When Nirvana ended in the tragic suicide of Kurt Cobain there must have been mourning not only over the loss of their friend but also of their careers. Dave Grohl, however, wasn’t content with slipping back into anonymity. He had something to say.
He chose to say it with his new band the Foo Fighters who allowed Grohl to get out from behind the kit, pick up his guitar and make some noise of his own. Below we’re taking a look back at the Foo Fighters national TV debut on Letterman.
Things could’ve been very different for Grohl after the loss of Kurt Cobain. Like bassist Krist Novoselic he could’ve seen the opportunity to retreat back into a semblance of normal life and find happiness off stage. But Grohl was never one for sitting back, especially not at 26. But before he formed his new band he did have an offer to join another American stalwart, Tom Petty & The Heartbreakers.
At the time Grohl was seriously considering being their drummer, “I was this close to joining,” he told Rolling Stone in 1995. “When they rehearsed they treated me like I was in the band. It was such an honour. But I figured that I was 26 years old and didn’t want to become a drummer for hire.”
Grohl took himself off to his bedroom and started making his own music instead. He created a bunch of early Foo Fighters demos, on which he played all the instruments, and begun to assert himself as a bandleader. Without a band. Though most of the tracks were written while Grohl was in Nirvana, the buzz around his newly circulating tape of demos was gaining traction.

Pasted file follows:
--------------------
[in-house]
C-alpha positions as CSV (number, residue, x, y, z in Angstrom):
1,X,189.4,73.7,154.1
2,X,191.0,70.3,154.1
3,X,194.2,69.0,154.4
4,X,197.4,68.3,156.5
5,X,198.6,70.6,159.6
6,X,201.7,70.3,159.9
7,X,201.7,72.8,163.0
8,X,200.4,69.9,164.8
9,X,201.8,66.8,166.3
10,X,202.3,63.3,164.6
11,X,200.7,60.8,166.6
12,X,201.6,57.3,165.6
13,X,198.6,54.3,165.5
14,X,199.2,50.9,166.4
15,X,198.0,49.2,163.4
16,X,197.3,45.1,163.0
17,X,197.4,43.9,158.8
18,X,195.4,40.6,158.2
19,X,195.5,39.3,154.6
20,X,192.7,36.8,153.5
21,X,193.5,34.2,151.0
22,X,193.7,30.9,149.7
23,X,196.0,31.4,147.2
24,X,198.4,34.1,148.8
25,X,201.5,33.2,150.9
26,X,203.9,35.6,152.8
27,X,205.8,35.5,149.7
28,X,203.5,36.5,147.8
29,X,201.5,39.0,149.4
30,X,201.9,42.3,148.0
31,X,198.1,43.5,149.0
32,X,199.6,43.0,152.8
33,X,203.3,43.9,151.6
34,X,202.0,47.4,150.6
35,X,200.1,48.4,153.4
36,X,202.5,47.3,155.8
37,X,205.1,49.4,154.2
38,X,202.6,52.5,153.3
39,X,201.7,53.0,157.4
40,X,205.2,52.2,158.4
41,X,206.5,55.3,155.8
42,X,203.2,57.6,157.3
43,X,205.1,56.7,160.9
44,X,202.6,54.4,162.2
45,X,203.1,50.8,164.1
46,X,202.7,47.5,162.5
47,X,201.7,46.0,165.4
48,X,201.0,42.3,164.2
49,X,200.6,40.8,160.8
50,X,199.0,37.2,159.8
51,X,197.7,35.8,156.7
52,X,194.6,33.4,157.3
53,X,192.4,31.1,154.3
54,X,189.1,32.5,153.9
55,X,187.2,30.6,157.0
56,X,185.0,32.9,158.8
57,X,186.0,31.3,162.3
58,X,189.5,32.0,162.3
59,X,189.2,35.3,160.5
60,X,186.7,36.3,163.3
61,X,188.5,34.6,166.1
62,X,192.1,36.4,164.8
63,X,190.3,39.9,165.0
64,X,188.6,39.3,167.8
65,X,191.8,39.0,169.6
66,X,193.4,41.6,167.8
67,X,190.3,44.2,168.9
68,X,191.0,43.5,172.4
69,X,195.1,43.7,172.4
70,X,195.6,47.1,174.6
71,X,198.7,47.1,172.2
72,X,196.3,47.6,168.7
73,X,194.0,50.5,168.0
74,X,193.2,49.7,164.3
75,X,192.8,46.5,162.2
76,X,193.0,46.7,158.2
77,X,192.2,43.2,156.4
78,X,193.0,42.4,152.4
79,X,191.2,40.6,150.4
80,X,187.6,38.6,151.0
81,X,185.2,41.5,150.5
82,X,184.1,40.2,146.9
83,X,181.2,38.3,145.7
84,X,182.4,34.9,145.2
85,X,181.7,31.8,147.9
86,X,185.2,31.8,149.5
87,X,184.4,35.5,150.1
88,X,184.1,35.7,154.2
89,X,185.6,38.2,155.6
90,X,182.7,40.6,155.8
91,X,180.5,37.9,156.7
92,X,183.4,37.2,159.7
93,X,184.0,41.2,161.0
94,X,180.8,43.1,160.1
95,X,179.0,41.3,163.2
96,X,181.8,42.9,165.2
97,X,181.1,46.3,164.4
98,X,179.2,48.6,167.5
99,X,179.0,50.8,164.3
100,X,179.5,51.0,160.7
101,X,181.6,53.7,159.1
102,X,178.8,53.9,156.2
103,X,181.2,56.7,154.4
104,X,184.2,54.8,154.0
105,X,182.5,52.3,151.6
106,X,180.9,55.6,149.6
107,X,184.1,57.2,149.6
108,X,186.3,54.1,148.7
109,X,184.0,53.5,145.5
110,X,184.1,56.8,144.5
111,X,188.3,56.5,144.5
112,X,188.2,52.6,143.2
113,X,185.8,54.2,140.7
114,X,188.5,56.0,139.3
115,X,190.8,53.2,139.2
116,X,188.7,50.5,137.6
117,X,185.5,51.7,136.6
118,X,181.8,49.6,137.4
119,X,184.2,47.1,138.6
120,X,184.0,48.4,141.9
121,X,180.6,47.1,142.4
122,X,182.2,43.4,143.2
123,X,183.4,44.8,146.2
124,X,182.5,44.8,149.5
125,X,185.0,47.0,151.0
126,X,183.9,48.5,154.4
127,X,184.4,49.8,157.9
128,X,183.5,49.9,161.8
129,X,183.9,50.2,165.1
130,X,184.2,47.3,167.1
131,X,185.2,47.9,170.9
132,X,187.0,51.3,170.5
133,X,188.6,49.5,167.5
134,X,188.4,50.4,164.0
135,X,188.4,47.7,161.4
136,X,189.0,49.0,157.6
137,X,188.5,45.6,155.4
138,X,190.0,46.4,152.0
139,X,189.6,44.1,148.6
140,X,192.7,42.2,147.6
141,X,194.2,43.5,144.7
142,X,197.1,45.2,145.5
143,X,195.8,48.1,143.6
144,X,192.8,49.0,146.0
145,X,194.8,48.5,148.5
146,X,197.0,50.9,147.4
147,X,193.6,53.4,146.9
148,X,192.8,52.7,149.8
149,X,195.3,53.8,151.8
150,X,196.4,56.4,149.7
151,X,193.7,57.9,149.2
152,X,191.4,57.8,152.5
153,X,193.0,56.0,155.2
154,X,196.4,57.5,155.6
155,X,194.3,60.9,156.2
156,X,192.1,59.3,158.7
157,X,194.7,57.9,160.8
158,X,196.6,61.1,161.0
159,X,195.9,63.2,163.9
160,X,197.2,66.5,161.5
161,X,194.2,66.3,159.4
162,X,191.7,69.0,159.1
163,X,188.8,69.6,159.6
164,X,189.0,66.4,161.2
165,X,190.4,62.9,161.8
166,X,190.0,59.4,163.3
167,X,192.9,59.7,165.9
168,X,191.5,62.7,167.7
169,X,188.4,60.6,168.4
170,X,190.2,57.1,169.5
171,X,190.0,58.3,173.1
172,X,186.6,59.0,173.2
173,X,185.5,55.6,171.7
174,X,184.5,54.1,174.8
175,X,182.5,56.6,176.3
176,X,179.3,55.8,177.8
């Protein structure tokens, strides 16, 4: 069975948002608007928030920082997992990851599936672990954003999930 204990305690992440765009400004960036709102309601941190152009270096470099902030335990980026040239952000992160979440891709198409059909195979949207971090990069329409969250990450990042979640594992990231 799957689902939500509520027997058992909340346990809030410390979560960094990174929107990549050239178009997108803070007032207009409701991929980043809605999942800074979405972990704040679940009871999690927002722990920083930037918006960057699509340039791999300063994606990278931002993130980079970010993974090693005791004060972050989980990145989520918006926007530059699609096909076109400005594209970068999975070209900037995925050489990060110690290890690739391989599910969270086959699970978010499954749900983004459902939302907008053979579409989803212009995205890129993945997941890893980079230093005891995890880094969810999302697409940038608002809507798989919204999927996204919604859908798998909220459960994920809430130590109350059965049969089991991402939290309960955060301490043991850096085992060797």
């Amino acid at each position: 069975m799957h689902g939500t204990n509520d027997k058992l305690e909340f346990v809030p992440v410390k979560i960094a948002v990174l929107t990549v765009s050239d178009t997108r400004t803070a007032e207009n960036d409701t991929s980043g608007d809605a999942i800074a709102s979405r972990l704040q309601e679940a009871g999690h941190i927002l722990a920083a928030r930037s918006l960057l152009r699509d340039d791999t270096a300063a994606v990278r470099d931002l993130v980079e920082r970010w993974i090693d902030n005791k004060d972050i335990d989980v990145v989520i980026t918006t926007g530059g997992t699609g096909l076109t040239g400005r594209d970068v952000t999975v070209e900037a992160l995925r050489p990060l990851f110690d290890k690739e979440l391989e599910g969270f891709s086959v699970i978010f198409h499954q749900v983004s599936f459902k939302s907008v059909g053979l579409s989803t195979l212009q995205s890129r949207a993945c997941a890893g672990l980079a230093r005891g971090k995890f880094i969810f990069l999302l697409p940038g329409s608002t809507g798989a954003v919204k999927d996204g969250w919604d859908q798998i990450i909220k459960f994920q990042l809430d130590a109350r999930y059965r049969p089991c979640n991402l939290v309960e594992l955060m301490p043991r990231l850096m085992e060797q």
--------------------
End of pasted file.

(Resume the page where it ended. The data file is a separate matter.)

He quickly recruited a touring band. As well as acquiring former Nirvana touring guitarist Pat Smear, Grohl also picked up the rhythm section from the recently disbanded Sunny Deal Real Estate, Nate Mendel and William Goldsmith, and went about touring like crazy. Cooped up in a van and making their way across the country they were sowing the seeds of stadium-sized success.
It was a tour that the band had planned on replicating on their recent 25 year anniversary tour. But sadly due to the ongoing coronavirus outbreak that will no longer be possible. So with a bunch of people missing out on seeing their favourite band in a host of small venues, we thought we’d take it back to 1995 and see the band making their TV debut on Letterman singing their debut track ‘This Is a Call’.
Source: Rolling Stone